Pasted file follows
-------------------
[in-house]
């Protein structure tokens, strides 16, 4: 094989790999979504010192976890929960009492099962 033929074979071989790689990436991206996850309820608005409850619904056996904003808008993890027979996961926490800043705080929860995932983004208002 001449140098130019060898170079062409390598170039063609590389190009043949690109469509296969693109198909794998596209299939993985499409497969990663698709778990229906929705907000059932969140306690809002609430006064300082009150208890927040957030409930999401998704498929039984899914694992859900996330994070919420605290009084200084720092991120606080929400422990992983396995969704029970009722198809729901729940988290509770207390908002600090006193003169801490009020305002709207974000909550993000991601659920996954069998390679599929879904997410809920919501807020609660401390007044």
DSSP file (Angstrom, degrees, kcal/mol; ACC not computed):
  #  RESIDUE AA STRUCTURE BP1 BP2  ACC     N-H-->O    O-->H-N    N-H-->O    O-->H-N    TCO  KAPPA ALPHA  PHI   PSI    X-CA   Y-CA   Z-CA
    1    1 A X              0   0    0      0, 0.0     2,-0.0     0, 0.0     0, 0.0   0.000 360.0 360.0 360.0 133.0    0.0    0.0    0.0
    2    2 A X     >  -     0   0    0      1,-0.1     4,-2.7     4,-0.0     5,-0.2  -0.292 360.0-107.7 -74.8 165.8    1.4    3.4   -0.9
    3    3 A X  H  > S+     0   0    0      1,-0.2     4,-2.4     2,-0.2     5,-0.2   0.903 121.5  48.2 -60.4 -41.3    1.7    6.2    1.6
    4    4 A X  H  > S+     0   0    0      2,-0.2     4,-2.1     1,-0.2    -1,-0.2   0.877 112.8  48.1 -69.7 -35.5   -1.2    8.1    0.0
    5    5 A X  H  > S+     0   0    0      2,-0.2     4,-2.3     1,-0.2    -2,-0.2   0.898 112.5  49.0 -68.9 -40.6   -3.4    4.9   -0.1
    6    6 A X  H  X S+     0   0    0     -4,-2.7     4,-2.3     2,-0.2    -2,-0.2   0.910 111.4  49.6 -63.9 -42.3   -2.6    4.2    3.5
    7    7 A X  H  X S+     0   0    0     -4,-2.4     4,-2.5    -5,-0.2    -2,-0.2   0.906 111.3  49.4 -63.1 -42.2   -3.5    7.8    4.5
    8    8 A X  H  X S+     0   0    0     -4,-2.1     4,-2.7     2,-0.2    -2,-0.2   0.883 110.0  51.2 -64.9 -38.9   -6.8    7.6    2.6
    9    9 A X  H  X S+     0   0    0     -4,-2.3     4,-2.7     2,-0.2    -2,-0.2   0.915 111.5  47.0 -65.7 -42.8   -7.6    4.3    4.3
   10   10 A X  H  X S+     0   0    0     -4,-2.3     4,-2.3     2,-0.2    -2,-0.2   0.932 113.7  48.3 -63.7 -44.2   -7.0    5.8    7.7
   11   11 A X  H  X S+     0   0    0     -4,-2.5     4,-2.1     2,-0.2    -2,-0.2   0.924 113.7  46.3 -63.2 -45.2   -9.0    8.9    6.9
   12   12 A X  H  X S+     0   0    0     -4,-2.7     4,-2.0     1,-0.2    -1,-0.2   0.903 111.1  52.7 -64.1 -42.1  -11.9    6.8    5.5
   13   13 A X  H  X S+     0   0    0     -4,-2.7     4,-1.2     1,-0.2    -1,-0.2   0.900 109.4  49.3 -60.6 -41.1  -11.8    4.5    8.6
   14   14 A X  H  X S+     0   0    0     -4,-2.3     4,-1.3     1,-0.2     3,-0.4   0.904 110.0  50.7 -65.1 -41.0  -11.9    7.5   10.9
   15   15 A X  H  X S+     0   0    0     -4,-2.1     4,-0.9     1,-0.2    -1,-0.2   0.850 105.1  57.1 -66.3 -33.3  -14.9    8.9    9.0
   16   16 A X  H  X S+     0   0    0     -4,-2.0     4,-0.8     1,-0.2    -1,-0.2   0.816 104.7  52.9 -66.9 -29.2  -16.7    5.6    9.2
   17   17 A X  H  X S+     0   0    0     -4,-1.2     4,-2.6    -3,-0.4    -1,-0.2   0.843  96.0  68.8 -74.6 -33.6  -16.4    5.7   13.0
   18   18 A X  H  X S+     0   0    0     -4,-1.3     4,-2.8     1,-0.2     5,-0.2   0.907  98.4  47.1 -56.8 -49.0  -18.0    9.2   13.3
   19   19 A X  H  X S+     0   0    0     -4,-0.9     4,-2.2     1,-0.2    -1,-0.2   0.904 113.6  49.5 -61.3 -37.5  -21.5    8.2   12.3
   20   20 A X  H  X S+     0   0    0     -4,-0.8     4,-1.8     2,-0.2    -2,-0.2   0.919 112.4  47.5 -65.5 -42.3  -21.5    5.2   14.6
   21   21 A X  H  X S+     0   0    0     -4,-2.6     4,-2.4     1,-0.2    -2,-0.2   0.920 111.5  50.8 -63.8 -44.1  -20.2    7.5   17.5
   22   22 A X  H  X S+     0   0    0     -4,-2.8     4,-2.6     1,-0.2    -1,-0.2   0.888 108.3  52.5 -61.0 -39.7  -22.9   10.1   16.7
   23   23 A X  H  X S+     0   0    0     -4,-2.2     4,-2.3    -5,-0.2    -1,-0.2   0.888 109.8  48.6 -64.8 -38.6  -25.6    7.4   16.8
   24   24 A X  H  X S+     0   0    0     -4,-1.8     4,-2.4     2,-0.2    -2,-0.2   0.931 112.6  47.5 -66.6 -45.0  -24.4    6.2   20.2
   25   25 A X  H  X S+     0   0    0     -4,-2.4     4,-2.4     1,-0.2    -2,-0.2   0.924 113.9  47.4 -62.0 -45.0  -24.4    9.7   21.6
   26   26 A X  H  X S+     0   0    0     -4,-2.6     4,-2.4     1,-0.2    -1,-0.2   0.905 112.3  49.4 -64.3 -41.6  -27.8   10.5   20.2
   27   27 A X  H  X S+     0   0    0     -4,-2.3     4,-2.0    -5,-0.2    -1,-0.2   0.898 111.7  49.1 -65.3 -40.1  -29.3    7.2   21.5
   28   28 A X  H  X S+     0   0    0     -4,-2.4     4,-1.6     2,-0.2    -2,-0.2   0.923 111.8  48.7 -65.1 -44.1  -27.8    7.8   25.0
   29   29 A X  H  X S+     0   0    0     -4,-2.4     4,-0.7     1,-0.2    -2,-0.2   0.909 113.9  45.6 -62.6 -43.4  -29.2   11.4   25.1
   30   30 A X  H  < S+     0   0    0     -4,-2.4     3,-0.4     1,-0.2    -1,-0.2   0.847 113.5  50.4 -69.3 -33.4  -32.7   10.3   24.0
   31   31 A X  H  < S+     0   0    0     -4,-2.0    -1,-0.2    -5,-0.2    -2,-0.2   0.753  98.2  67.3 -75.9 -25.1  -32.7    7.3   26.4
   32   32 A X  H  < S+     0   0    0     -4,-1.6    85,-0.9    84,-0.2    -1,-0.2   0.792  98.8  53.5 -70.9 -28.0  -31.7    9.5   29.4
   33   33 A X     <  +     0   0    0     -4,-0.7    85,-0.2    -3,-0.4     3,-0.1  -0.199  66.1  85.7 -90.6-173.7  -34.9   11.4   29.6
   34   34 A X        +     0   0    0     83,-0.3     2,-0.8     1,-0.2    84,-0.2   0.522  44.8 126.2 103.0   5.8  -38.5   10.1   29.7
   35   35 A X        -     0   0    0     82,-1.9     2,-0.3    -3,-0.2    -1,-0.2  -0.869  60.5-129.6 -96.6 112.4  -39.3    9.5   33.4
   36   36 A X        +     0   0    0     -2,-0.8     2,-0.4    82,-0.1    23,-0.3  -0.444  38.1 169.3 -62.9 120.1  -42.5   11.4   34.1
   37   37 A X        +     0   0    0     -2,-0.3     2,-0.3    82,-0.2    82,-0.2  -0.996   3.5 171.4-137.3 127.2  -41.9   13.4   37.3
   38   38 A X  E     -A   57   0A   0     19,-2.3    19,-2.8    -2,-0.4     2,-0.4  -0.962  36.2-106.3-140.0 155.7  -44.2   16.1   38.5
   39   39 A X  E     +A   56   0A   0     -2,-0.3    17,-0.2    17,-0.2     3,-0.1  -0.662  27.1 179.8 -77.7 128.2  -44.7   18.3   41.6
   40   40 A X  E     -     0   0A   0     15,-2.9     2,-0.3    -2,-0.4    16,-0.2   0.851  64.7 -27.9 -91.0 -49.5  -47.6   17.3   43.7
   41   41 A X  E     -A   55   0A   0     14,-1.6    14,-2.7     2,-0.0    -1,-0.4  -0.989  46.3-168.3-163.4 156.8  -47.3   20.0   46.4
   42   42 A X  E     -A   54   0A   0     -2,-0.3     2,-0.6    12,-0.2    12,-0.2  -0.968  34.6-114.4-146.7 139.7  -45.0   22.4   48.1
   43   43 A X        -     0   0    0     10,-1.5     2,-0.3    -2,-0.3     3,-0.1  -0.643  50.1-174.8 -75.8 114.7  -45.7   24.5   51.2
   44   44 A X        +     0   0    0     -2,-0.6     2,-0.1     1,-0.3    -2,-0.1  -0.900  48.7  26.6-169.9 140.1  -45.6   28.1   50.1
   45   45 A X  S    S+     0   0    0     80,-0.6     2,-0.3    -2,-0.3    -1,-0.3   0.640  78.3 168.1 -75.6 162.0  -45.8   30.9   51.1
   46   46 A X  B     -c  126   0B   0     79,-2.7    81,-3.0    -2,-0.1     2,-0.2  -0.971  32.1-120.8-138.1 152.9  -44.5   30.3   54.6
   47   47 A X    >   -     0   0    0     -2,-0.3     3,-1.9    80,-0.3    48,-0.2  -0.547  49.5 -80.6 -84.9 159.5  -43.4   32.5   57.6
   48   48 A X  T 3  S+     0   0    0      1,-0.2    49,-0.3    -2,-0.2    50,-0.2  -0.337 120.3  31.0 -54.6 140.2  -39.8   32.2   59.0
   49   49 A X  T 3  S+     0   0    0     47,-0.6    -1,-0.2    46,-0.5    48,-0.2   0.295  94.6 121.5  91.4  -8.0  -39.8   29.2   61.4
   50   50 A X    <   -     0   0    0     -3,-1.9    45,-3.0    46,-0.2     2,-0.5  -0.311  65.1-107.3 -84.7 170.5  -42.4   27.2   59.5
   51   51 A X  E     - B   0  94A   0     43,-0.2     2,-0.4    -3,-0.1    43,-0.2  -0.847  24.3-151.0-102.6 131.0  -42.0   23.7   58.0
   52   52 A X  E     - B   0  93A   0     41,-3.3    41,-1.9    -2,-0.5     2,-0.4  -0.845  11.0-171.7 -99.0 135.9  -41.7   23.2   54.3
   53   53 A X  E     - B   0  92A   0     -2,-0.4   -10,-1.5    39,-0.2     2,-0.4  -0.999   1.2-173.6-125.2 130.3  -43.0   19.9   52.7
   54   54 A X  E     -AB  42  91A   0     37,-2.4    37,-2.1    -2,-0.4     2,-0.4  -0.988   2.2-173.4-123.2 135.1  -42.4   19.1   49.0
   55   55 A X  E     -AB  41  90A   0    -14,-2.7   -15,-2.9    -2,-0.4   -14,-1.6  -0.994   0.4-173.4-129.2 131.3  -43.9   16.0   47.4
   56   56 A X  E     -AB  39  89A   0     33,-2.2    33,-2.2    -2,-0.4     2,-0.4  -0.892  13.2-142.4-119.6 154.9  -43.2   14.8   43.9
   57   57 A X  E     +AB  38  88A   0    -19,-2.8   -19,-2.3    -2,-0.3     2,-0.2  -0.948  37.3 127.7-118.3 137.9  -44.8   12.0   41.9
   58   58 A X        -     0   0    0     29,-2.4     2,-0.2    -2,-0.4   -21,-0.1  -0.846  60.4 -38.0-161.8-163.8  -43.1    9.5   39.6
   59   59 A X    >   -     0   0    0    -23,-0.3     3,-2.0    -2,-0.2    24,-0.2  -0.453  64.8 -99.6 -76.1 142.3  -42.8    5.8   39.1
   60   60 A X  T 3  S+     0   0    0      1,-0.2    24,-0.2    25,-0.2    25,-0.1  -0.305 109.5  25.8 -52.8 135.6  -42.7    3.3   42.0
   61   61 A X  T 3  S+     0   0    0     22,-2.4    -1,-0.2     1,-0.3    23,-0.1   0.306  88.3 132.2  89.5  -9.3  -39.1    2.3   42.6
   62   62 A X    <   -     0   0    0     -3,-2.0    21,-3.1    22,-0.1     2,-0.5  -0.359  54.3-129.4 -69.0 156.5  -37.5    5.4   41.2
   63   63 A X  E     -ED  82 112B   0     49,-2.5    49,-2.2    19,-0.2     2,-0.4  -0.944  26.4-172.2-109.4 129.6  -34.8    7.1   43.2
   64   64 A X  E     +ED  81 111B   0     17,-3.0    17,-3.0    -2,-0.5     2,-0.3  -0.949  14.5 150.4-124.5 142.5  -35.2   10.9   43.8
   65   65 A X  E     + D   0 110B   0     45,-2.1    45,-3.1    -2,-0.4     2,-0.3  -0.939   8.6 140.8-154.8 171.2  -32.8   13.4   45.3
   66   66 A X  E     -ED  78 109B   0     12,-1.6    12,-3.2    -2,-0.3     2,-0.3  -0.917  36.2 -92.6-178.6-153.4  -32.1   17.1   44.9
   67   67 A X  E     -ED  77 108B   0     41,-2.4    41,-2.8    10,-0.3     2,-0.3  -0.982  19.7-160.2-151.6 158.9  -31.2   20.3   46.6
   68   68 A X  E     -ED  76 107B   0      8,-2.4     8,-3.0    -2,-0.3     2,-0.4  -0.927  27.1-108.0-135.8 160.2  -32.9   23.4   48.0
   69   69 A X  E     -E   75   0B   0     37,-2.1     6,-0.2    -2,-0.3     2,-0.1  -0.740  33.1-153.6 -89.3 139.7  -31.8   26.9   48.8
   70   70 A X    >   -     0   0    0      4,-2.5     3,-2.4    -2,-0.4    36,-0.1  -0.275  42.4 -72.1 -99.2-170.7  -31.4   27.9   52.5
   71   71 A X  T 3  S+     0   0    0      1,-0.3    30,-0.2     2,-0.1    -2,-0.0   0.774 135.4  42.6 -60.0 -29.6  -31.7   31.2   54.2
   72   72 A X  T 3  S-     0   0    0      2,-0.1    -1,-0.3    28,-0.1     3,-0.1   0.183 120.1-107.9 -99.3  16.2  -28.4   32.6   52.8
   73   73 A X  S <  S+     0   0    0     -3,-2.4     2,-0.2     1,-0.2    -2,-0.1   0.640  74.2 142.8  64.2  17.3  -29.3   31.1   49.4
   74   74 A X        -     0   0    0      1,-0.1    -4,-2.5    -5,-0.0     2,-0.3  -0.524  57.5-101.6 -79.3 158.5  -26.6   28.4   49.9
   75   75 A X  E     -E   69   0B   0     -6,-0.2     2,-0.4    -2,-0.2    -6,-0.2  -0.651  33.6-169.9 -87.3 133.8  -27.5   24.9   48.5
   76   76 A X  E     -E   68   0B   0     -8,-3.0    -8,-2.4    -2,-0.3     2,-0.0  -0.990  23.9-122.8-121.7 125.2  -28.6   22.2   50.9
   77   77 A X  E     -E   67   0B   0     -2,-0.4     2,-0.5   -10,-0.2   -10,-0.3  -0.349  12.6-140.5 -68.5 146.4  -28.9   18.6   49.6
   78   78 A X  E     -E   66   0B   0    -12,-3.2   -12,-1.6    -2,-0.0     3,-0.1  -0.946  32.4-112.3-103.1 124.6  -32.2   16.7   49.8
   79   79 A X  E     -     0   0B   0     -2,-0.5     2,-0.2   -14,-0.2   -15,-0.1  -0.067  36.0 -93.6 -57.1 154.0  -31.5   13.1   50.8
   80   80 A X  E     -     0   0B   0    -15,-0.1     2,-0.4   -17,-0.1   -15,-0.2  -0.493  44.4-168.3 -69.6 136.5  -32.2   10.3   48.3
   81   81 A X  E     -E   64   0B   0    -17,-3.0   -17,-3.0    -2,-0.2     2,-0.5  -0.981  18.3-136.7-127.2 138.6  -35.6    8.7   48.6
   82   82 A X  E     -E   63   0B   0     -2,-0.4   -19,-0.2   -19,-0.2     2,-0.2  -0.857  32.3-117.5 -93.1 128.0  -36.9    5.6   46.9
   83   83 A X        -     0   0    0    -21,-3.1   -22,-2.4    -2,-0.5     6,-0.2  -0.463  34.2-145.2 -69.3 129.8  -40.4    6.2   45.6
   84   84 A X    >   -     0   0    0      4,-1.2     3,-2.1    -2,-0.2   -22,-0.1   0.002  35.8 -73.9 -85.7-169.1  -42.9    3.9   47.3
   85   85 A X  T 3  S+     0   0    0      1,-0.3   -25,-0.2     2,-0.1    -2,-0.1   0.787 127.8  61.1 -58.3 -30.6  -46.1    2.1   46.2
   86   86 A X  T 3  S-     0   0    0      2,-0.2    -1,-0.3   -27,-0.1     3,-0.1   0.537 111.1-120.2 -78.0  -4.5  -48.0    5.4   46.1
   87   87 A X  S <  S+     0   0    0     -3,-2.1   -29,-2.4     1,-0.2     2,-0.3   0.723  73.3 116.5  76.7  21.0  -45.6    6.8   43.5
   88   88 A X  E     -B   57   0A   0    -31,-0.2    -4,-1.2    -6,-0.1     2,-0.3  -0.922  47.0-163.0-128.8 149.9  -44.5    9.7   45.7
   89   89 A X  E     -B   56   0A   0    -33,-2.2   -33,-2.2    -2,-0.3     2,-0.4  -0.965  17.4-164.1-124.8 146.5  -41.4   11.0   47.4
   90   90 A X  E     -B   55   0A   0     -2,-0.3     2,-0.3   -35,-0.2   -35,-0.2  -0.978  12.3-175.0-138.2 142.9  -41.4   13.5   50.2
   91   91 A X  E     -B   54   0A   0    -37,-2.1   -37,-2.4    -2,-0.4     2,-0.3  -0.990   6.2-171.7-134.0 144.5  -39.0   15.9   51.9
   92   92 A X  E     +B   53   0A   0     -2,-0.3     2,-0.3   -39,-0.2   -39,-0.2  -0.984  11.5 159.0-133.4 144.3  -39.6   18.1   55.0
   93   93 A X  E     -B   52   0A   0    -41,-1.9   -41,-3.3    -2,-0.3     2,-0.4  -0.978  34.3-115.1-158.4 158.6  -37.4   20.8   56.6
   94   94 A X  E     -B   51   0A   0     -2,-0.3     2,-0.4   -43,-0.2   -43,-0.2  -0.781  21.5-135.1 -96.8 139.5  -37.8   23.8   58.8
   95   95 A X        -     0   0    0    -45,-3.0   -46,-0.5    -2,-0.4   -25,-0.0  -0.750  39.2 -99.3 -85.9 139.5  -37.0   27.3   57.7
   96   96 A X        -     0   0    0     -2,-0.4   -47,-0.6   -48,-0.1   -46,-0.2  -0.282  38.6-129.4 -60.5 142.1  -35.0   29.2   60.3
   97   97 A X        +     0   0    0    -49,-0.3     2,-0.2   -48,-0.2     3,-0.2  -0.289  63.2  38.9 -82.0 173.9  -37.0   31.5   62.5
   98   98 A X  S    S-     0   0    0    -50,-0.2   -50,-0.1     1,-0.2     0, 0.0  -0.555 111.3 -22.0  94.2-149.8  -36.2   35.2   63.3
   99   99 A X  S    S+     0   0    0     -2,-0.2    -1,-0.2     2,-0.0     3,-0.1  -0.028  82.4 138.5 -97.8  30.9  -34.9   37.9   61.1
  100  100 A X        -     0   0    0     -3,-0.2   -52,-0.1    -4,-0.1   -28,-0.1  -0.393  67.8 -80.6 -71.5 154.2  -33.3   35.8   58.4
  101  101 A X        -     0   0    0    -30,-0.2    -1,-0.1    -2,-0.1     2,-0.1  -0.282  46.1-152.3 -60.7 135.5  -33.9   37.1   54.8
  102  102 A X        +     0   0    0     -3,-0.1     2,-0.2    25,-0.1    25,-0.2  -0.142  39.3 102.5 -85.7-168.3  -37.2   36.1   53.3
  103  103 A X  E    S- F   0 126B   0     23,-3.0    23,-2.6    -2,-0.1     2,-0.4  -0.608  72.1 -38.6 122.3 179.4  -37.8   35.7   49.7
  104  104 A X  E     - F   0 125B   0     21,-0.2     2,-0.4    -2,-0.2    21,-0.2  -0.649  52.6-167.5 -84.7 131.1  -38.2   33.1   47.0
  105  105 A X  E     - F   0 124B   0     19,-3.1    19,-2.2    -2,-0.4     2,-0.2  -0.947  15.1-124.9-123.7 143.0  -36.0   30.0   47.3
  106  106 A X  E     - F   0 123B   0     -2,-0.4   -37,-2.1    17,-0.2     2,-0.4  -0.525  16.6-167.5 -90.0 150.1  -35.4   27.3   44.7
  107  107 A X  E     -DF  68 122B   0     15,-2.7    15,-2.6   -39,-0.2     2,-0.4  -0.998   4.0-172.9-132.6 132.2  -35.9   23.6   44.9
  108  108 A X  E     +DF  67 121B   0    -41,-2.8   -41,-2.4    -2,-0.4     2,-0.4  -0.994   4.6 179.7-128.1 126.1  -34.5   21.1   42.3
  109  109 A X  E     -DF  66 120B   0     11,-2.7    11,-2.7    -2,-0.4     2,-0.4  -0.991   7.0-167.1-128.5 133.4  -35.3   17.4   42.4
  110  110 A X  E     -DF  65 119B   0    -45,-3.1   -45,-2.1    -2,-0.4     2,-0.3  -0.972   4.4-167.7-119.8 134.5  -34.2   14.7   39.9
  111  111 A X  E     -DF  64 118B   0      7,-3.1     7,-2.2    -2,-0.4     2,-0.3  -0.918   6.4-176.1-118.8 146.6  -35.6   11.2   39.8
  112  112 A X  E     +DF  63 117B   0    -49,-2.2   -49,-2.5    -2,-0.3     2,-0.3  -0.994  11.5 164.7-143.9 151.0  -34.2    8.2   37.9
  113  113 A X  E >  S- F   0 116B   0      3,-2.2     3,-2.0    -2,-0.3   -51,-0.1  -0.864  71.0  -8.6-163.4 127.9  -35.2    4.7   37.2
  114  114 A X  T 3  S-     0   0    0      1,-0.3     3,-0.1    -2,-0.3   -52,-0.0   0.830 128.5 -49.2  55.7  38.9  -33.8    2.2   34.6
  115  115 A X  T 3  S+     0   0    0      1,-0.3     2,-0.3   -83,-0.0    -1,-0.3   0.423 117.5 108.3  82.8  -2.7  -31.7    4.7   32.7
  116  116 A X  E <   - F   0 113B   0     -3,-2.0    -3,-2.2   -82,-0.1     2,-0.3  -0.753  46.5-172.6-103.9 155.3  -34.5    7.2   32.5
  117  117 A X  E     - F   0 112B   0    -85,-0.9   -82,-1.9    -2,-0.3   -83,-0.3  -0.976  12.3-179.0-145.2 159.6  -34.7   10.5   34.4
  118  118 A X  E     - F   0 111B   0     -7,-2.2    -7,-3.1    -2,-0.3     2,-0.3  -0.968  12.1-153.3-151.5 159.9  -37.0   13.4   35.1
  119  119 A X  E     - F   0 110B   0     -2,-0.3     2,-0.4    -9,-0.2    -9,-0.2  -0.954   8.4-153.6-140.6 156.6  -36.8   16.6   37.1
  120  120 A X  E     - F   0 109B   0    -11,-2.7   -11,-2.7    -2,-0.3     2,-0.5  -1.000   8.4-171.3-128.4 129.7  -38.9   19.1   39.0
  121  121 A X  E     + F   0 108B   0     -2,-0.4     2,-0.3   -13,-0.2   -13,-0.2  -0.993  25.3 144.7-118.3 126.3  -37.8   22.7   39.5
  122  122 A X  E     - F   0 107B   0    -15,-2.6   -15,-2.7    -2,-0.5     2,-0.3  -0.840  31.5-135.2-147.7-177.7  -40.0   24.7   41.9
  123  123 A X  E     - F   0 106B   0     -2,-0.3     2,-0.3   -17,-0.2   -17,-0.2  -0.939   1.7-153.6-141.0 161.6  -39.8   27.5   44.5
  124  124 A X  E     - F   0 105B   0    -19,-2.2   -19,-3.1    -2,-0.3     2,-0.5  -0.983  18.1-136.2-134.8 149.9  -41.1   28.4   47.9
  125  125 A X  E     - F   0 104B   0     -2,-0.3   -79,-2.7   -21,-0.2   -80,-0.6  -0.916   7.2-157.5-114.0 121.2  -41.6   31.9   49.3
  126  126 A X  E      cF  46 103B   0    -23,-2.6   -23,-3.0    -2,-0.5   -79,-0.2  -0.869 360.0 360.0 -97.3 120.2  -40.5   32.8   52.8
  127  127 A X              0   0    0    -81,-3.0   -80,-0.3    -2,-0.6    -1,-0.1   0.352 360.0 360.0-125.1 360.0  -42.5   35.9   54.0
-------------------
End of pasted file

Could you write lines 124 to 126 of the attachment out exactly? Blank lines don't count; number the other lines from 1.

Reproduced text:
  120  120 A X  E     - F   0 109B   0    -11,-2.7   -11,-2.7    -2,-0.3     2,-0.5  -1.000   8.4-171.3-128.4 129.7  -38.9   19.1   39.0
  121  121 A X  E     + F   0 108B   0     -2,-0.4     2,-0.3   -13,-0.2   -13,-0.2  -0.993  25.3 144.7-118.3 126.3  -37.8   22.7   39.5
  122  122 A X  E     - F   0 107B   0    -15,-2.6   -15,-2.7    -2,-0.5     2,-0.3  -0.840  31.5-135.2-147.7-177.7  -40.0   24.7   41.9